A flurry of diabetes tech announcements of late, so in no particular order here’s what I have been hearing.
Dexcom G6 CGM Receives TGA Approval for Use in Australia.
The Dexcom G6 CGM system finally received approval in Australia last week from the Therapeutic Goods Administration (TGA). This new iteration of the system has been much anticipated for it’s slimmer profile, 10 day sensor wear and zero calibrations.
Presumably Aussie distributor AMSL Diabetes will now be figuring out their launch plans. I imagine this might include obtaining supply of the product into Australia, training customer service teams and healthcare professionals, marketing and pricing the product, transitioning customers over from G5 to G6 as well as getting it listed on the NDSS. Mid-year seems to be a conservative estimate at the moment.
For those of us using rebatteried transmitters, I think it’s worth noting that the G6 is unlikely to be as affordable as the G5. My understanding is that the transmitter’s internal clock cannot be reset, meaning that the transmitter will automatically shut down after 110 days. Have a read of Katie’s post here. Given how popular rebatteried transmitters are here in Australia, I’ve no doubt that AMSL and Dexcom will be looking to phase out the G5 eventually.
Tandem’s Basal IQ Update to the t:slim Insulin Pump
The other piece of the puzzle is Tandem’s Basal IQ update. This is a low glucose suspend software update to the t:slim pump, used in conjunction with the Dexcom G6. The TGA has approved the pump (t:slim), the CGM (G6), and will now have to approve the system (Basal IQ).
We have no indication that Basal IQ has been approved in Australia as of yet. My understanding is that local distributors receive no insight into clinical trials or other considerations that get a system like Basal IQ approved by the TGA. Approval of the G6 would be a positive indicator that it’s not too much further away. I’m confident that it may be ready for a ‘surprise’ launch at the Australasian Diabetes Congress in August.
FreeStyle Libre on the NDSS
FreeStyle Libre is finally available through the NDSS for Aussies who meet the eligibility criteria for the CGM subsidy scheme. The hold up was due to Abbott and the Department of Health being unable to agree on a price for the product for almost a year.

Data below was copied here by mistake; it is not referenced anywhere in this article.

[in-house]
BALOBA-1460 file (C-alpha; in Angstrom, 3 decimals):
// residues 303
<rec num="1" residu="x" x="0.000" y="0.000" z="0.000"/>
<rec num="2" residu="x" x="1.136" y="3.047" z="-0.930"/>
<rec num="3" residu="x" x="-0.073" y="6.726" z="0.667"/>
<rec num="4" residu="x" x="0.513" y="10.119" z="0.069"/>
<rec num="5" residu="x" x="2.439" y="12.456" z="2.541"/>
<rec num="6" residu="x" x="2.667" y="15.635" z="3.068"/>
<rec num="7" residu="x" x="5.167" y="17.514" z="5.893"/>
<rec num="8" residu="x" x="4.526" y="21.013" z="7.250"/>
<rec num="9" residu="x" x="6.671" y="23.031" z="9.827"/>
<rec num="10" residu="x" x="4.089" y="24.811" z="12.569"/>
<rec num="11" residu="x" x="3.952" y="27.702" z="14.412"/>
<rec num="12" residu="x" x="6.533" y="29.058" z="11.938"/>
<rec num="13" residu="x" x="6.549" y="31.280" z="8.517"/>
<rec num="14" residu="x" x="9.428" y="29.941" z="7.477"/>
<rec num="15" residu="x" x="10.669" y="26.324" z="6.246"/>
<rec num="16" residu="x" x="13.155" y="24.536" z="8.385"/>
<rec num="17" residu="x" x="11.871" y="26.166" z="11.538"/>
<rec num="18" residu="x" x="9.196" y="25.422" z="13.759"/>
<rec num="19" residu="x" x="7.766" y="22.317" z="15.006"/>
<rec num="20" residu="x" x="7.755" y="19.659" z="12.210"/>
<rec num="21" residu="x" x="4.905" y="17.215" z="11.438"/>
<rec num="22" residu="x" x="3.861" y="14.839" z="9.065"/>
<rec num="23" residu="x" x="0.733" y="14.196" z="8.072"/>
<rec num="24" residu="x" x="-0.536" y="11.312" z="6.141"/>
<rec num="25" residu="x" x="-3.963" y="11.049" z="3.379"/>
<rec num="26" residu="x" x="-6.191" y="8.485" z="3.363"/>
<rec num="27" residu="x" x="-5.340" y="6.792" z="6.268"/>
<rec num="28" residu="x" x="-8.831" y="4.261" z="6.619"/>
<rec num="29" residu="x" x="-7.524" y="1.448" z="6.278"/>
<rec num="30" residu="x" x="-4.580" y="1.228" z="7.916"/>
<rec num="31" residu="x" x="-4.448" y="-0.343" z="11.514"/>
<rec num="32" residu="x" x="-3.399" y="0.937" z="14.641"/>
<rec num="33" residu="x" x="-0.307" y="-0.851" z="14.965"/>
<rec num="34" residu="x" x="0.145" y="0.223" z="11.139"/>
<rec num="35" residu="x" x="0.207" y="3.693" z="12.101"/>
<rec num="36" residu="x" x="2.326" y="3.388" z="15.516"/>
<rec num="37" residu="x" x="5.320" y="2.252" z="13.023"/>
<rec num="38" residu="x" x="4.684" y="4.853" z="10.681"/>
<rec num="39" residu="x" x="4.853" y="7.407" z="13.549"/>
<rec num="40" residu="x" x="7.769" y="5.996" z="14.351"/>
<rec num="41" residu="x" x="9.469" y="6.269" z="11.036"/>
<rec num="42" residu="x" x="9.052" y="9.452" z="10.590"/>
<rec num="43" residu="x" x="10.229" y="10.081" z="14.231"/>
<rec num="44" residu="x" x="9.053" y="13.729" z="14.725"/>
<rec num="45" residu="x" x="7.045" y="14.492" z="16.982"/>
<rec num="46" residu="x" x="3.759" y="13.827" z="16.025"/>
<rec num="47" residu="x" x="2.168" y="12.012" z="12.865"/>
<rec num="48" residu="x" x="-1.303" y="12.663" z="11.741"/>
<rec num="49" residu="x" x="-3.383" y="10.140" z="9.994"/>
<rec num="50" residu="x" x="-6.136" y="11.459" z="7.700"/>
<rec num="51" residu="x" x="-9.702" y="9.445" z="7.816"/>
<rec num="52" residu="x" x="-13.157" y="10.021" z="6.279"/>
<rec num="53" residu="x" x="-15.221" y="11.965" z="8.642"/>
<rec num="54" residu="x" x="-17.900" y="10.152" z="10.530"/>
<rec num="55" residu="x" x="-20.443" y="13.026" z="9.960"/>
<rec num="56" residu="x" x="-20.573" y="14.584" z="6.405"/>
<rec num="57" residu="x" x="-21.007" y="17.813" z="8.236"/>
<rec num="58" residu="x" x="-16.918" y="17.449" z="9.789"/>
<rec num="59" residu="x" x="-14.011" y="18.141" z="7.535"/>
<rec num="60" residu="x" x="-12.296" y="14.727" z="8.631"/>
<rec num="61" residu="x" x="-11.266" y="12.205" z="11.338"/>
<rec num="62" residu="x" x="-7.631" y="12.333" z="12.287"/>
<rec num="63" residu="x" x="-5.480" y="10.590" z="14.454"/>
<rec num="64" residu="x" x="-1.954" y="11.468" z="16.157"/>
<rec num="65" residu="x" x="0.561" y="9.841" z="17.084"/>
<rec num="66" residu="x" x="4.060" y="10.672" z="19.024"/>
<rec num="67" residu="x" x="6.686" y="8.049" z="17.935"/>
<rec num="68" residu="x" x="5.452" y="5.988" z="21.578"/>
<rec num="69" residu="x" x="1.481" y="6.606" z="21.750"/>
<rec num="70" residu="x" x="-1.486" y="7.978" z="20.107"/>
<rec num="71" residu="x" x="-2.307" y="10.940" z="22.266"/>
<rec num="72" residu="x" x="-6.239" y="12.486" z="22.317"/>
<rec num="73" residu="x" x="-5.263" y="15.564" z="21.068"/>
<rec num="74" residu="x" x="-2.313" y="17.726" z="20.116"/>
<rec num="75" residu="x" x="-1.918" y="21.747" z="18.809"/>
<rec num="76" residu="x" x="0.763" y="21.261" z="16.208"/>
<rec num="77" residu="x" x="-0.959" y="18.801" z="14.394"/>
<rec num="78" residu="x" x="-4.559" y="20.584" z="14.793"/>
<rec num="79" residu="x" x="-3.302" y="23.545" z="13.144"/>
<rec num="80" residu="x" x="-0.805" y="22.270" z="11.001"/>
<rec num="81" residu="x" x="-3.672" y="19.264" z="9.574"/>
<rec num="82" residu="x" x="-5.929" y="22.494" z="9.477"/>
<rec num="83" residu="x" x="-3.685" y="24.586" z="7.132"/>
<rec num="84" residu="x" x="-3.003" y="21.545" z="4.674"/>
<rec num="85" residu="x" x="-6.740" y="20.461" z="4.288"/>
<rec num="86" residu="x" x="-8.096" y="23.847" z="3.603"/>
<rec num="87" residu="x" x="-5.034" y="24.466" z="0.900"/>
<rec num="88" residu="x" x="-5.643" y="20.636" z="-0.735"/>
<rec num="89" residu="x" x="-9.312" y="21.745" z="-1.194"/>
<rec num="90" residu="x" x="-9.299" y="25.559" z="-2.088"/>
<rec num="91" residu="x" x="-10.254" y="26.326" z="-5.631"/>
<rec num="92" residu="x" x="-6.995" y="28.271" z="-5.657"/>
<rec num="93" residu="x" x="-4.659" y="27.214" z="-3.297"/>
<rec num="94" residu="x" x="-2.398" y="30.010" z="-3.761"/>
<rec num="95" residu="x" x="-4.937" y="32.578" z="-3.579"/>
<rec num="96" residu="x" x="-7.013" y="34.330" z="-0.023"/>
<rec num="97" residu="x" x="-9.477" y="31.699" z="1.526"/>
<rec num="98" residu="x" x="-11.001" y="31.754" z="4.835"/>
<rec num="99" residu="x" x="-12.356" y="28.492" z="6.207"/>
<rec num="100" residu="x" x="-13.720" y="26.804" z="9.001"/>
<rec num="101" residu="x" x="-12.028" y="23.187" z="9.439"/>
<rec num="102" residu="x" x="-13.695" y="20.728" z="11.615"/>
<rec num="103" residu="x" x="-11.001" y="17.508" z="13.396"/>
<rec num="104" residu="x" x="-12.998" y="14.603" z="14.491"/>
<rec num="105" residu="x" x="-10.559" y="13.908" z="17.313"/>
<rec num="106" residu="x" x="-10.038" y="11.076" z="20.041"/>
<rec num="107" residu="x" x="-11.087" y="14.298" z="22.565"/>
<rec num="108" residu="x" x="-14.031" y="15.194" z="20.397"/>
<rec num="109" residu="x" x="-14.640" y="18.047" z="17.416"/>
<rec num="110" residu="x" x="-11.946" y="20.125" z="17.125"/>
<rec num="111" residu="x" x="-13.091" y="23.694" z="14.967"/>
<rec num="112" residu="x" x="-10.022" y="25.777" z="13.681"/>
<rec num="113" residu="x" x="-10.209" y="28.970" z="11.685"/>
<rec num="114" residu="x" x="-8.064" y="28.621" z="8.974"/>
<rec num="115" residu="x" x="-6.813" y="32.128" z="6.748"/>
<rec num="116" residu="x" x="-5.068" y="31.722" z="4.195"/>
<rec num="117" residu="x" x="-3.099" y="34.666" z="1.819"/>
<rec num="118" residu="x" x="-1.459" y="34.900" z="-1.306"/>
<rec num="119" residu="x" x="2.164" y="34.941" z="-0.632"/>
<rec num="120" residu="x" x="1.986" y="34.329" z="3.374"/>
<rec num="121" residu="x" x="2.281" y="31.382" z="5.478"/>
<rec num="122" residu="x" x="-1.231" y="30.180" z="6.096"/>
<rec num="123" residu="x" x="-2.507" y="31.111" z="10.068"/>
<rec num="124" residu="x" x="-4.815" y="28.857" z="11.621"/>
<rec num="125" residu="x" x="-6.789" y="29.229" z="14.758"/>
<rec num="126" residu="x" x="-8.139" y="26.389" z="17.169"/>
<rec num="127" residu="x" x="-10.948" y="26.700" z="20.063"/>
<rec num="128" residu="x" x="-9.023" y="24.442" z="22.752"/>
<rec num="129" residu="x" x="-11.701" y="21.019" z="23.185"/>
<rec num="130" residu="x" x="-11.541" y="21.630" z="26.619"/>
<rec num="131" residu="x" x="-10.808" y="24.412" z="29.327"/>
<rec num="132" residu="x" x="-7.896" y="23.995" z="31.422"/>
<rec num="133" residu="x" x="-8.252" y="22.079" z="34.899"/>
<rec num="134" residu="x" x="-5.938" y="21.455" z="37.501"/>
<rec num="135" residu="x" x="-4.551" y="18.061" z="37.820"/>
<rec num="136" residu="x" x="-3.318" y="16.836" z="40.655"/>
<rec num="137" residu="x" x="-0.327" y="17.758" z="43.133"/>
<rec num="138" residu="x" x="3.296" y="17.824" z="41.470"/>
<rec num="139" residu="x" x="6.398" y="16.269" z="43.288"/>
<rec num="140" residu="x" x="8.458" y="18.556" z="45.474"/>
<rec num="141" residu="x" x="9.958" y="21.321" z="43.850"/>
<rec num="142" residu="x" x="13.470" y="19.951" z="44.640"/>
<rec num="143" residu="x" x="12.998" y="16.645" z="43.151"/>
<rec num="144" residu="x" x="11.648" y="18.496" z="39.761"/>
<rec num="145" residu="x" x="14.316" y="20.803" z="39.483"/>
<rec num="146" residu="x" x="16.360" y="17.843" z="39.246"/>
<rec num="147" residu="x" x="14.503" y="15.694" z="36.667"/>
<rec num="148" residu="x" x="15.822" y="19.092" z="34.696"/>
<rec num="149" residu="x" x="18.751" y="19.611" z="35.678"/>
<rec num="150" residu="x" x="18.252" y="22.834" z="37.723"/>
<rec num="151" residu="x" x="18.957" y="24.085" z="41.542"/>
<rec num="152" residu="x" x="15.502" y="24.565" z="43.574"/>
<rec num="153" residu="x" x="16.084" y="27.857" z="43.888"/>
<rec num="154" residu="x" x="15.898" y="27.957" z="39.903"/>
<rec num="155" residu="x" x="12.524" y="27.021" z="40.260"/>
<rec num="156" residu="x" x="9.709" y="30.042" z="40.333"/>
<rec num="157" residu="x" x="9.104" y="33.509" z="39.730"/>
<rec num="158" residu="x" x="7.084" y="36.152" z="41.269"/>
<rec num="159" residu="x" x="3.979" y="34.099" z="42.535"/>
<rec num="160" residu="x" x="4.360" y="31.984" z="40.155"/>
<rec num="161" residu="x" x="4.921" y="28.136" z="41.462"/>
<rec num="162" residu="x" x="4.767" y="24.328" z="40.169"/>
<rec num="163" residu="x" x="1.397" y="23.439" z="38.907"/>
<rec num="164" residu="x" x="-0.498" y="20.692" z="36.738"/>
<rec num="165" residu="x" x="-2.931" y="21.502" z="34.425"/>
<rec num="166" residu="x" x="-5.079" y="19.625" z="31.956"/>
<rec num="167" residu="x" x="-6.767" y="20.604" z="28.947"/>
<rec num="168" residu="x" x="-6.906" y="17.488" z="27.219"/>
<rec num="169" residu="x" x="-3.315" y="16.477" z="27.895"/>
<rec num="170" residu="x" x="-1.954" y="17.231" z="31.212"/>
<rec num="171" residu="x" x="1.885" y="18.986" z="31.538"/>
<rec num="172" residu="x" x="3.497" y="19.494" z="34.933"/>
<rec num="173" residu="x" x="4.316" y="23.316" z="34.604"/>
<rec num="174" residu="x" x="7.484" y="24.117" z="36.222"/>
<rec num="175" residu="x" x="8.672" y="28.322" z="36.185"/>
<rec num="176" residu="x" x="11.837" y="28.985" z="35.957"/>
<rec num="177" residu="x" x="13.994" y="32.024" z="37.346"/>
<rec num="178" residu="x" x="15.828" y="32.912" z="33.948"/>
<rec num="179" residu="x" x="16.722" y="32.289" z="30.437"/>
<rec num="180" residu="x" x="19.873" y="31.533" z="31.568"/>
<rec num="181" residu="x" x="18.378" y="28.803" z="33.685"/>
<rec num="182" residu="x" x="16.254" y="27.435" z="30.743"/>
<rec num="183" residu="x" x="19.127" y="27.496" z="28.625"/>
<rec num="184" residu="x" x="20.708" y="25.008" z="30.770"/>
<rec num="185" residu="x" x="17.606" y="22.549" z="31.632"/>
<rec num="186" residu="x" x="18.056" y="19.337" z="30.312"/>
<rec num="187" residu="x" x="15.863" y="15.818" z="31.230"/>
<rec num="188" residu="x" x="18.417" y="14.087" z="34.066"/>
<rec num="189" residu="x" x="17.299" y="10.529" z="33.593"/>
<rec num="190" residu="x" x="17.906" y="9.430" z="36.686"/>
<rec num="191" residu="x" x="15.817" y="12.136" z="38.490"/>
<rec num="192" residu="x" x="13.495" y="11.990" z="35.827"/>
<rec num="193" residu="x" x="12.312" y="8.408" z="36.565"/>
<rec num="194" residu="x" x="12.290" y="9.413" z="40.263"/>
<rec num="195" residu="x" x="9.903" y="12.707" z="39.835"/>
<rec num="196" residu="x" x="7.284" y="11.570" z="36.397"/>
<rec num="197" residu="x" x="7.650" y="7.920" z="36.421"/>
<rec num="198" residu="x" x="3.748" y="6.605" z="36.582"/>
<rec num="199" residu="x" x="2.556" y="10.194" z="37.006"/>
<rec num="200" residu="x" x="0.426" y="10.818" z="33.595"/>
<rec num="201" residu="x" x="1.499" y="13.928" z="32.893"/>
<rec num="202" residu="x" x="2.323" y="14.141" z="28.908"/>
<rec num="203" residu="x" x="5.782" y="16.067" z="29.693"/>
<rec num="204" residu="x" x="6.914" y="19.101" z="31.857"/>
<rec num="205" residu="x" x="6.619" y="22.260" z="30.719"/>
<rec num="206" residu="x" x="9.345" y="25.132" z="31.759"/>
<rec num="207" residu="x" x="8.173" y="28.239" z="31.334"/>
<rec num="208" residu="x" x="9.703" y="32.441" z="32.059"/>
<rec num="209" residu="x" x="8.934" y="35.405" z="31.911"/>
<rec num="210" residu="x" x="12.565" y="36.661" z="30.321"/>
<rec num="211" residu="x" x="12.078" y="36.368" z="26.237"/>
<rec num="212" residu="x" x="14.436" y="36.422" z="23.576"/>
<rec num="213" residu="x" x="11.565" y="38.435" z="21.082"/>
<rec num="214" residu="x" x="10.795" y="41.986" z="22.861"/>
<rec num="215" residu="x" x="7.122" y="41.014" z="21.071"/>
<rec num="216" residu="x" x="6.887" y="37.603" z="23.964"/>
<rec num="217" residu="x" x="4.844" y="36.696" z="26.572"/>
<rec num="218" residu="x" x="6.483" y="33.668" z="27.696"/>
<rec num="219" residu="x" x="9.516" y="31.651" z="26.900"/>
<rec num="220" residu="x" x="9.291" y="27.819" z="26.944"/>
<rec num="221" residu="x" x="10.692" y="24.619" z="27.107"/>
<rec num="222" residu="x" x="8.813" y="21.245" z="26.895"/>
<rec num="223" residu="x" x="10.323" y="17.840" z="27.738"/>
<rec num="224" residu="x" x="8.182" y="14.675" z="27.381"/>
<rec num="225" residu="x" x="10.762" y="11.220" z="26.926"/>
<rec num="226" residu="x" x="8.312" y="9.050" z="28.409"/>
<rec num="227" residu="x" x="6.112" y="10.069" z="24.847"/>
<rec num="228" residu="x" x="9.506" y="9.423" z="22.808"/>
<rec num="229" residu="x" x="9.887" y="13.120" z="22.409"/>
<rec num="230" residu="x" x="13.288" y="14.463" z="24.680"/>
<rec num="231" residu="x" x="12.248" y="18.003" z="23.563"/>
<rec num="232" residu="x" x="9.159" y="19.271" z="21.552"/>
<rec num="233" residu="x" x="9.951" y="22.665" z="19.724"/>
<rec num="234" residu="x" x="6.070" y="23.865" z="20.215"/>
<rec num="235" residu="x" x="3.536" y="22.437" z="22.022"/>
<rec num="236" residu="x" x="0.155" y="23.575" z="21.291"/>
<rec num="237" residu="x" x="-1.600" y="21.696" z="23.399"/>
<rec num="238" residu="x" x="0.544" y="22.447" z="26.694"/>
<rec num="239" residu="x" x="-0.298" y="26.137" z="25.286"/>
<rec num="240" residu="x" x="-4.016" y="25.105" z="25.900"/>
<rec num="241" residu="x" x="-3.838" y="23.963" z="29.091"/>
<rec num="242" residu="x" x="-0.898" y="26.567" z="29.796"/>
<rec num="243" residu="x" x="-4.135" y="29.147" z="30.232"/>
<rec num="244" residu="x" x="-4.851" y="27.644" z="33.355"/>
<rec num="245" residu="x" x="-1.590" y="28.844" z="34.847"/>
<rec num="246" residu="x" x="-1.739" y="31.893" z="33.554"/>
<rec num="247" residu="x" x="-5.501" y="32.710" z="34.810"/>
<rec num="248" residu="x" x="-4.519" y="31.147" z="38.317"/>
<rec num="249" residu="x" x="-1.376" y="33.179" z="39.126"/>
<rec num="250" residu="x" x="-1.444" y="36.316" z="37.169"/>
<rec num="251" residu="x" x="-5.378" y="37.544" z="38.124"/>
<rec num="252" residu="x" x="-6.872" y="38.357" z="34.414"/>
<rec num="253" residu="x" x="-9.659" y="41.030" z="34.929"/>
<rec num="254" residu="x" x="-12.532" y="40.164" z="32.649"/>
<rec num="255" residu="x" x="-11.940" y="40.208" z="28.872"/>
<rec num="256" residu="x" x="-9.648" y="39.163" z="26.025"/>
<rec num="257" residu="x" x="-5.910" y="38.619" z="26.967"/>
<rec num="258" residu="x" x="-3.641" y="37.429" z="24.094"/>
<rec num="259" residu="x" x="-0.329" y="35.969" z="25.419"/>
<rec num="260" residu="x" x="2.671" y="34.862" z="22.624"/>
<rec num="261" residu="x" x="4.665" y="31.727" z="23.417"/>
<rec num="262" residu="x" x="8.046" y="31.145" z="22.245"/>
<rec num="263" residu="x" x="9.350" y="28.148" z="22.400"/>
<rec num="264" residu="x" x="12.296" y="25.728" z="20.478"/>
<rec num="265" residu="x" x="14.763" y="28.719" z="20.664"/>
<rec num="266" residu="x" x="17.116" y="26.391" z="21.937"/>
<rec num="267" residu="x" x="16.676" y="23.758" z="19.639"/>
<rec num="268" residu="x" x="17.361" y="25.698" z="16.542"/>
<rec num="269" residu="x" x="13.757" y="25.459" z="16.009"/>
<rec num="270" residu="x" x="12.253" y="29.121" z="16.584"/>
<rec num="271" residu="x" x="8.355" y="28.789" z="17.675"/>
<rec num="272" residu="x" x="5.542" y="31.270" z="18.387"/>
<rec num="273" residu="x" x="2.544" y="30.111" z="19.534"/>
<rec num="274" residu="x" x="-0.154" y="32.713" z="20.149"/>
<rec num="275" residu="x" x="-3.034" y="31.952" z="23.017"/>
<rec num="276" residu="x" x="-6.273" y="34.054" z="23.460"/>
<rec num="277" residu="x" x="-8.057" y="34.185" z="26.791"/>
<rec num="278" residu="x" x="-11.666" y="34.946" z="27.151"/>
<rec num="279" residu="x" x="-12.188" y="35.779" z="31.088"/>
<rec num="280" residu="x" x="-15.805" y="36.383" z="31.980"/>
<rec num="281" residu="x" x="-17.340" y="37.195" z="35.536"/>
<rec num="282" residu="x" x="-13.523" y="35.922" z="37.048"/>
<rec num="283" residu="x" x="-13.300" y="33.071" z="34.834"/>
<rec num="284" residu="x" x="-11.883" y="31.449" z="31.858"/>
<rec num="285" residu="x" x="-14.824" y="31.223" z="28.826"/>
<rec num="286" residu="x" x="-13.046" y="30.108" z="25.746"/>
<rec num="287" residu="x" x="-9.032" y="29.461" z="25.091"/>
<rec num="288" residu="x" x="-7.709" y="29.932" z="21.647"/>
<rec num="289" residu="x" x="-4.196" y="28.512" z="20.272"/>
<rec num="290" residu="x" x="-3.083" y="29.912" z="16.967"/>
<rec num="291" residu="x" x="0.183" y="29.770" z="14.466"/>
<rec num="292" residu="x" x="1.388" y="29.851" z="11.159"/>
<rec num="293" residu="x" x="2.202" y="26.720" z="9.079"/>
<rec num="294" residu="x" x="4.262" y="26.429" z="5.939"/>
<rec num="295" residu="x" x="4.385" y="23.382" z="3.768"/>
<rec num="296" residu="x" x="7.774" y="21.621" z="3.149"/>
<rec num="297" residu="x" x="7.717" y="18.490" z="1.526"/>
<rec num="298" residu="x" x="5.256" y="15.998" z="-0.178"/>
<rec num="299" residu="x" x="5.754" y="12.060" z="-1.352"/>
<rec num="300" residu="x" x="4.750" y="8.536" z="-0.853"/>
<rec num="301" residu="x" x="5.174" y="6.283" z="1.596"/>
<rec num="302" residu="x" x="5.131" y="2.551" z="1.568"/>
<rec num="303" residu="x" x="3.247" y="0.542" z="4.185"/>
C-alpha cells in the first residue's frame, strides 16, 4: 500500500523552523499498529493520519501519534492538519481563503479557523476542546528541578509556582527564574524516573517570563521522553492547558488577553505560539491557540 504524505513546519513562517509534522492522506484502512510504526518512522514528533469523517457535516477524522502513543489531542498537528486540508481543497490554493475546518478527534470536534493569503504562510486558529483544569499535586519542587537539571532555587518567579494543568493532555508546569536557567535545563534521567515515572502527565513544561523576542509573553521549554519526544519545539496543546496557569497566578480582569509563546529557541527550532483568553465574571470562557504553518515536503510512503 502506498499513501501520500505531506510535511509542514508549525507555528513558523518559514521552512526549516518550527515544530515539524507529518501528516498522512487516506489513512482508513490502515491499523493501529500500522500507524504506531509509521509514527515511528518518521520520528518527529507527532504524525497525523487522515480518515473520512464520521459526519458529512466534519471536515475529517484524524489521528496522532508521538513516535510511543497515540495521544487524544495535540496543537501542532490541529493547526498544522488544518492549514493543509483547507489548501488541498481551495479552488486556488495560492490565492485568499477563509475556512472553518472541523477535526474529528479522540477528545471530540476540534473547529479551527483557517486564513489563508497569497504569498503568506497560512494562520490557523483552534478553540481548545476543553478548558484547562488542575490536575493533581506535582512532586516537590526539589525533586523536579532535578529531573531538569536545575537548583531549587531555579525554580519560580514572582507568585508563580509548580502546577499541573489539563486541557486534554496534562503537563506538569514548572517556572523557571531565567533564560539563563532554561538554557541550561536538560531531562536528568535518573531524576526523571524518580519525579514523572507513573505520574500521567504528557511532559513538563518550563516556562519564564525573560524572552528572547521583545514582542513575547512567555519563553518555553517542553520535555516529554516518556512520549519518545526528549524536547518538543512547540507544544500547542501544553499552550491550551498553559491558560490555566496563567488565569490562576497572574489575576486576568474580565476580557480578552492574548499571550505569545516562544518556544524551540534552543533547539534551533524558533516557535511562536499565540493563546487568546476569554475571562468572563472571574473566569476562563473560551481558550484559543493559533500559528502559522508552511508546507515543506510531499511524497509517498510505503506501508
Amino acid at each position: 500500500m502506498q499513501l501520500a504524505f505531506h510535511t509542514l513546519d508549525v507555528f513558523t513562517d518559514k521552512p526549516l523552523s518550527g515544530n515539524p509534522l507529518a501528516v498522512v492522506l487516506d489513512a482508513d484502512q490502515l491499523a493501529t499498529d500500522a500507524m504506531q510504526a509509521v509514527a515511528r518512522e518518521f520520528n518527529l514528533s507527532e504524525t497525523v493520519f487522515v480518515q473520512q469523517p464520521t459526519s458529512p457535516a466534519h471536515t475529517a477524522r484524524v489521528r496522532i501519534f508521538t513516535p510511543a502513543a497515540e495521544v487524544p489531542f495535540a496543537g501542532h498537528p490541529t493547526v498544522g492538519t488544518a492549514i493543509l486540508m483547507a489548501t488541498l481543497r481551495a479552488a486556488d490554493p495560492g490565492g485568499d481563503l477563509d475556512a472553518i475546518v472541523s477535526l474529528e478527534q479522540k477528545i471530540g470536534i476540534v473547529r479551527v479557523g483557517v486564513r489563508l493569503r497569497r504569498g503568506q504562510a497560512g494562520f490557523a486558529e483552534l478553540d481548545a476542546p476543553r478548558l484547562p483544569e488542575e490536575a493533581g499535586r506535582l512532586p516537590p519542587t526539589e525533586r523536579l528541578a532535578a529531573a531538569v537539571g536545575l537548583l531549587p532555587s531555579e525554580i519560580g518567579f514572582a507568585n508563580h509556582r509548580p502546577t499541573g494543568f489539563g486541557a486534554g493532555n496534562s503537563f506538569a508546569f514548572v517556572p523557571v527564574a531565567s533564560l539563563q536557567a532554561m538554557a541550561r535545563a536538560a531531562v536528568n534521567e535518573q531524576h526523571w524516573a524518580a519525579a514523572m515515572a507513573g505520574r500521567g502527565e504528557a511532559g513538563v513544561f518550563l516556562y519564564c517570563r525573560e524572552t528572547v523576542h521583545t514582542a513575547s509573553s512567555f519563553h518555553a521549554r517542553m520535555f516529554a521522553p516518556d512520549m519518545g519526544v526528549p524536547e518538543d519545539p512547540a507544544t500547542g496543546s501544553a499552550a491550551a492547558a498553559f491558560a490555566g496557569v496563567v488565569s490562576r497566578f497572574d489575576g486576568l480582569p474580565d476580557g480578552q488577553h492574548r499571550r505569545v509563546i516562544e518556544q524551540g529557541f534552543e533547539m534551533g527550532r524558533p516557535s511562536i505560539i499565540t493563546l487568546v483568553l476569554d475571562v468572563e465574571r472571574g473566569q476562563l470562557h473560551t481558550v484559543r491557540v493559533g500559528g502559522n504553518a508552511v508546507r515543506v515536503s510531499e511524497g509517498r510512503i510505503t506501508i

As NDSS Access Points, pharmacies are now able to supply the Libre. This also gives consumers who don’t meet the eligibility criteria the option of purchasing the product through their local pharmacy. Many people have reported on social media that the pharmacy price of Libre is around $130 – which is around $37.50 more than ordering direct from Abbott. It would seem that Abbott obtained the price that they were seeking from the Department of Health over the past year.
That puts Abbott’s 14 day sensor roughly on par with the reimbursement that Dexcom receive for their 7 day sensor. I find it interesting that Abbott’s reimbursement is on par with CGM, given they have traditionally held the stance that their product is not a CGM and have lobbied for funding considerations separately to other systems. A lower reimbursement price may have enabled the subsidy to reach a wider group of people.
Mylife Diabetescare/Ypsomed YpsoPump
I caught up with my local rep from Mylife Diabetescare at the Young Adult Diabetes Committee’s event over the weekend. The company is considering (but not yet confirmed) moving away from the Mylife Diabetescare brand and using the more well known ‘Ypsomed’ brand. Ypsomed is the manufacturer of the YpsoPump and consumables, Mylife Diabetescare is the branding applied to the products. I think…
A CGM partner is expected to be announced this year. My understanding is that this will allow the user to integrate CGM data into the Ypsomed app, rather than an update to the handset. Ypsomed’s cloud based data management software also now has the ability to connect to Diasend, which was something I specifically remember trying to do when I trialled the pump in 2018.
Finally, I’m still waiting on greater choice of infusion sets, which is what would get me back onto the YpsoPump. I’m told that they’re on the way. I would also love to see an update to the app so that syncing pump data isn’t as slow!
AccuChek meters in Woolworths supermarkets
Last week, Roche sent through a media release indicating that select blood glucose monitoring products will be available in Woolworths supermarkets from March. The products include AccuChek 5 Instant Blood Glucose Meters, Instant Test Strips and Softclix lancets.
The product range focusses on glucose monitoring products that are not currently subsidised through the NDSS. My understanding is that the target market may be people who cannot access these products as easily – such as people with type 2 diabetes, pre-diabetes or people who may be at risk of diabetes.
Kudos to having more choices and greater access!
Its the march of CGM. Send me new ones, I am ready.
Worth mentioning the TGA approval for the G6 only mentions a 7 day sensor life.
Hi Frank ..I received my Dexcom G6 a few weeks ago in the UK and i LOVE it… so much better than the Freestyle Libre… the sensor lasts 10 days ..
Diabetes Tech Updates: March 2020 – Diabetes Today
[…] A flurry of diabetes tech announcements of late, so in no particular order here’s what I have been hearing. Dexcom G6 CGM Receives TGA Approval for Use in Australia. The Dexcom G6 CGM system finally received approval in Australia last week from the Therapeutic Goods Administration (TGA). This new iteration of the system has been … [Read more…] […]